Mark Doty, Still Life with Oysters and Lemon: On Objects and Intimacy (Beacon Press 2002)
My copy of this book doesn’t have the subtitle it evidently carries in other editions: On Objects and Intimacy. If the subtitle had been there I might have been better prepared for what the book is. What it’s not is a dissertation on the painting it is named after (whose title has been changed to Still Life with a Glass and Oysters and which can be seen at New York’s Metropolitan Museum, or online here).
The book starts with the painting, or at least with the writer’s having fallen in love with it, and it does discuss it and other still lifes from the period, but it roams far and wide, through memoir about objects and how they – or their memories and representations – can come to embody emotional truths, to lyrical reflections on love, mortality, bereavement and poetry. It ranges through cute childhood memories of bears and boiled lollies, a fortieth birthday in Amsterdam involving visits to the Rijksmuseum, a Gay bathhouse, and a fine Thai restaurant, and wonderful writing about the consolations of art.
I came away from the book liking Mark Doty a lot, and with a sense that my heart had been rendered that much more open to the world.
To give you a taste of the writing, here is a passage that crops up as a digression in a story about a chipped blue and white platter that Doty bought at a sale table when out walking his dog, at a time when his partner was gravely ill:
The most beautiful still lifes are never pristine, and herein lies one of their secrets. The lemon has been half-peeled, the wine tasted, the bread broken; the oysters have been shucked, part of this great wheel of cheese cut away; the sealed chamber of the pie, held aloft on its raised silver stand, has been opened. Someone has left this knife resting on the edge of the plate, its handle jutting toward us; someone plans, in a moment, to pick it up again. These objects are in use, in dialogue, a part of, implicated. They refuse perfection, or rather they assert that this is perfection, this state of being consumed, used up, enjoyed, existing in time.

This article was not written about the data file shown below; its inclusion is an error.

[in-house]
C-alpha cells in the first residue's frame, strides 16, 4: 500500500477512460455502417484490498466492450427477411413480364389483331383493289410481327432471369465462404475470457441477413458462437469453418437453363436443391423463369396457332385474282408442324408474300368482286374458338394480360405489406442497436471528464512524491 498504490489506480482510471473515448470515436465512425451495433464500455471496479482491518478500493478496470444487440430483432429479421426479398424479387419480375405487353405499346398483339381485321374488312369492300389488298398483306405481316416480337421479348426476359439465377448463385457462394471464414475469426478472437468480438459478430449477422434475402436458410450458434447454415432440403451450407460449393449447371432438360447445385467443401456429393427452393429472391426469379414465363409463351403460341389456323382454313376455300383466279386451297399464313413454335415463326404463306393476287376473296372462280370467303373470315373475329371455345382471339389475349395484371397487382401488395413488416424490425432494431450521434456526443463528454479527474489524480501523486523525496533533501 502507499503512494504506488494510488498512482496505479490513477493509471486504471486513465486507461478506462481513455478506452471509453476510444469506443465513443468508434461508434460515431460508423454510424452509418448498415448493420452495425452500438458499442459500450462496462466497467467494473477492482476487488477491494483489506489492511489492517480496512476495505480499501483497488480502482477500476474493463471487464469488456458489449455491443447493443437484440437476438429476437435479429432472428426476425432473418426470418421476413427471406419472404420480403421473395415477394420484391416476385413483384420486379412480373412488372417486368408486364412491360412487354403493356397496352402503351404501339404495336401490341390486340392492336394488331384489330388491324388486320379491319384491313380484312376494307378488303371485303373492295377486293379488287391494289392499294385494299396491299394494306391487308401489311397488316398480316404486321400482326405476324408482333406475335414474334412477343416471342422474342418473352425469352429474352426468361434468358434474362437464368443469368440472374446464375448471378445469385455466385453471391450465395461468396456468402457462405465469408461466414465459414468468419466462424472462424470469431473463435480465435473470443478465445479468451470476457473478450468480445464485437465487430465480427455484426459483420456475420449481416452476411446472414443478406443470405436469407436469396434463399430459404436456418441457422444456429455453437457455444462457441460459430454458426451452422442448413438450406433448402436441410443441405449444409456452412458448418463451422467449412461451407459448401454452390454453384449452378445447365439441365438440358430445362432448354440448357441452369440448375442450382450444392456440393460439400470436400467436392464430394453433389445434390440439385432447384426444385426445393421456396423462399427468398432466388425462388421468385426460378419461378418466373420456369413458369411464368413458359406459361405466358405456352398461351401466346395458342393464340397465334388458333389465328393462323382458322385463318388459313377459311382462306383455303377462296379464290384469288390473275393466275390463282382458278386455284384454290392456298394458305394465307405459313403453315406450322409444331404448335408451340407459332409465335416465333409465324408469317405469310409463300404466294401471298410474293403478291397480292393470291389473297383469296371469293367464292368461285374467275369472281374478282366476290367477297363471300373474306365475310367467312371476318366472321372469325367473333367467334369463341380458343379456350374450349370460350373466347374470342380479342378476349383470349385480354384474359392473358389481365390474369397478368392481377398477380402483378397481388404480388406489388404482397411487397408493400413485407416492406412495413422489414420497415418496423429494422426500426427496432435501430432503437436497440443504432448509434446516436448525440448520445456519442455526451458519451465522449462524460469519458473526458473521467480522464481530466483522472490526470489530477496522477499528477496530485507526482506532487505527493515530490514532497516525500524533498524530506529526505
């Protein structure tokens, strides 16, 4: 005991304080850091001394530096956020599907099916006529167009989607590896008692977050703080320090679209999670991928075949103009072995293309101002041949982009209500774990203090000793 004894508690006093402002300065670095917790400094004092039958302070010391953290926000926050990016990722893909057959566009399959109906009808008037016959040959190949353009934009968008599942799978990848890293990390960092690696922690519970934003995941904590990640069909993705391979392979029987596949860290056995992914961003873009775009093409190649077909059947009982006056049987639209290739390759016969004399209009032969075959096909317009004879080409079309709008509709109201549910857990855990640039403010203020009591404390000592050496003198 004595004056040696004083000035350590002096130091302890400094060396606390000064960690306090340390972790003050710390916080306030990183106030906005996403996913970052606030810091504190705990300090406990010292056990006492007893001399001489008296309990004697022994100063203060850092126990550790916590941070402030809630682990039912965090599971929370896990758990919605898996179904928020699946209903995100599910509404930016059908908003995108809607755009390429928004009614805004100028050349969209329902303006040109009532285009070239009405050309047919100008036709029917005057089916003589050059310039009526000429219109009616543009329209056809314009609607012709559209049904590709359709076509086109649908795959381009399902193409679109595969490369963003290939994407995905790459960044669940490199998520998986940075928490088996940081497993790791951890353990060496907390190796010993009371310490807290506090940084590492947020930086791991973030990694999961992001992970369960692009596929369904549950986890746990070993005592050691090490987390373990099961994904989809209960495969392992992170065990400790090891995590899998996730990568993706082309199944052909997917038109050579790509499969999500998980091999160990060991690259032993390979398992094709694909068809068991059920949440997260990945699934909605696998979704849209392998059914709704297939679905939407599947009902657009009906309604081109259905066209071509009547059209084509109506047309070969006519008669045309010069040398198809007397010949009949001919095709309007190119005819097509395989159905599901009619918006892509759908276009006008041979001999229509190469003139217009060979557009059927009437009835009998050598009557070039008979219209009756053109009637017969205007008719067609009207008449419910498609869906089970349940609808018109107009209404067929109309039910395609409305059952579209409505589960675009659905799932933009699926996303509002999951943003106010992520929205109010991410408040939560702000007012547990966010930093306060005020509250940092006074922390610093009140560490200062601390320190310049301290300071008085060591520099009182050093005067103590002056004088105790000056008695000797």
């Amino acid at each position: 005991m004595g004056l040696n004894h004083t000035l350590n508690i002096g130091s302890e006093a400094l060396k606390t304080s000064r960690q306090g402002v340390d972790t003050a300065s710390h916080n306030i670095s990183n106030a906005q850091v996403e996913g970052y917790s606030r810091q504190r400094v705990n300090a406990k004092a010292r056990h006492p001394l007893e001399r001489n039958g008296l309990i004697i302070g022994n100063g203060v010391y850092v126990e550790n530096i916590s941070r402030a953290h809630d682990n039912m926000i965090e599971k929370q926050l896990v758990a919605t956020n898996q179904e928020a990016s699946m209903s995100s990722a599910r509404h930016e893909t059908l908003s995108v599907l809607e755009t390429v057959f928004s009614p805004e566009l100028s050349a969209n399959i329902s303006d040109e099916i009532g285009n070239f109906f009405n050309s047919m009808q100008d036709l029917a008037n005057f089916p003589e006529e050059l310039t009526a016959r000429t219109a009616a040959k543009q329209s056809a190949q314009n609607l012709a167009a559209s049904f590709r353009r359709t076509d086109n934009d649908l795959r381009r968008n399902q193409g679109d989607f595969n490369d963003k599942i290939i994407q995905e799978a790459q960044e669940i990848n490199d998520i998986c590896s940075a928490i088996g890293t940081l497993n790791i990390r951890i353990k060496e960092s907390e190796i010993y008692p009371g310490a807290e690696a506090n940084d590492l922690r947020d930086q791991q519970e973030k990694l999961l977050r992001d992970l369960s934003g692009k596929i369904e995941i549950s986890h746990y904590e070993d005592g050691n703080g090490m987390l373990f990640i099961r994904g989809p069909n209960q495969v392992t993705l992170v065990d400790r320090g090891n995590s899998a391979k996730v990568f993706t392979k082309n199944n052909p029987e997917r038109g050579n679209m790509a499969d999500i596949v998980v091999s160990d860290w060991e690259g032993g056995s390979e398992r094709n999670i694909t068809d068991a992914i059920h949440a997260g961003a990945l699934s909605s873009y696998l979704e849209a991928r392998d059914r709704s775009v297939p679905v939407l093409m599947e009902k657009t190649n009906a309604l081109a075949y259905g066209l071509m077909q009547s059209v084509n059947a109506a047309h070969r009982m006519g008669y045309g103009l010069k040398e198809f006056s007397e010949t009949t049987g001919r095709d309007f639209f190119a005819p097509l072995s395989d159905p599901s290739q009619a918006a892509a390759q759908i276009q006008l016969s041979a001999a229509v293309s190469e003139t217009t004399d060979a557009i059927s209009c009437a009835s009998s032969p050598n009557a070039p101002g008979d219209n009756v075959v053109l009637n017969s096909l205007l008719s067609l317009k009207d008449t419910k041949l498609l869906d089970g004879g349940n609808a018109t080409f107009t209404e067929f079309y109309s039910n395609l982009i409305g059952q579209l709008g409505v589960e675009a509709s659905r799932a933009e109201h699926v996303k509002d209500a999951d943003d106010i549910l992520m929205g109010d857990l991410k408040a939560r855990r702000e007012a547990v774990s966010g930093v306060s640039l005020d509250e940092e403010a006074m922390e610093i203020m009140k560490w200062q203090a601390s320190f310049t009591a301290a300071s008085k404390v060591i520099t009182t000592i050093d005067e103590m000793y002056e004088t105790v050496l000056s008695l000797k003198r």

But there’s the paradox – they are depicted in a moment of being seen, contemplated between the experience of tasting, smelling, devouring; but this depiction places them outside of time, or almost outside of it, in a long, slow process of decay, which is the process of oxidation, of slow chemical transformation … Whatever time may have done to the original fruits, their depiction is now safe from the quick corrosions of local time and subject to the larger, slower, depredations of history.
And thus something of the imperfect, the quickly passing, the morning meal with its immediate pleasures has been imported into the realm of perfection, into the long, impersonal light of centuries.
PS: In the little blog that appears over in the right hand column of this one, I expressed frivolous misgivings as I was starting this book:
It’s a slender volume, published by a Unitarian publishing house. Is it a mattress to catch a falling Protestant and so of little interest to those who had a Catholic childhood?
No, not at all. It’s a lovely book of reflections on the real world as we see it. Painting and memory, seeing and interpreting. I hope you enjoy it.
It’s worth mentioning that Will is a librarian, and so may have a slightly more precise meaning in mind for the word ‘real’ than most of us do (see realia). He was right.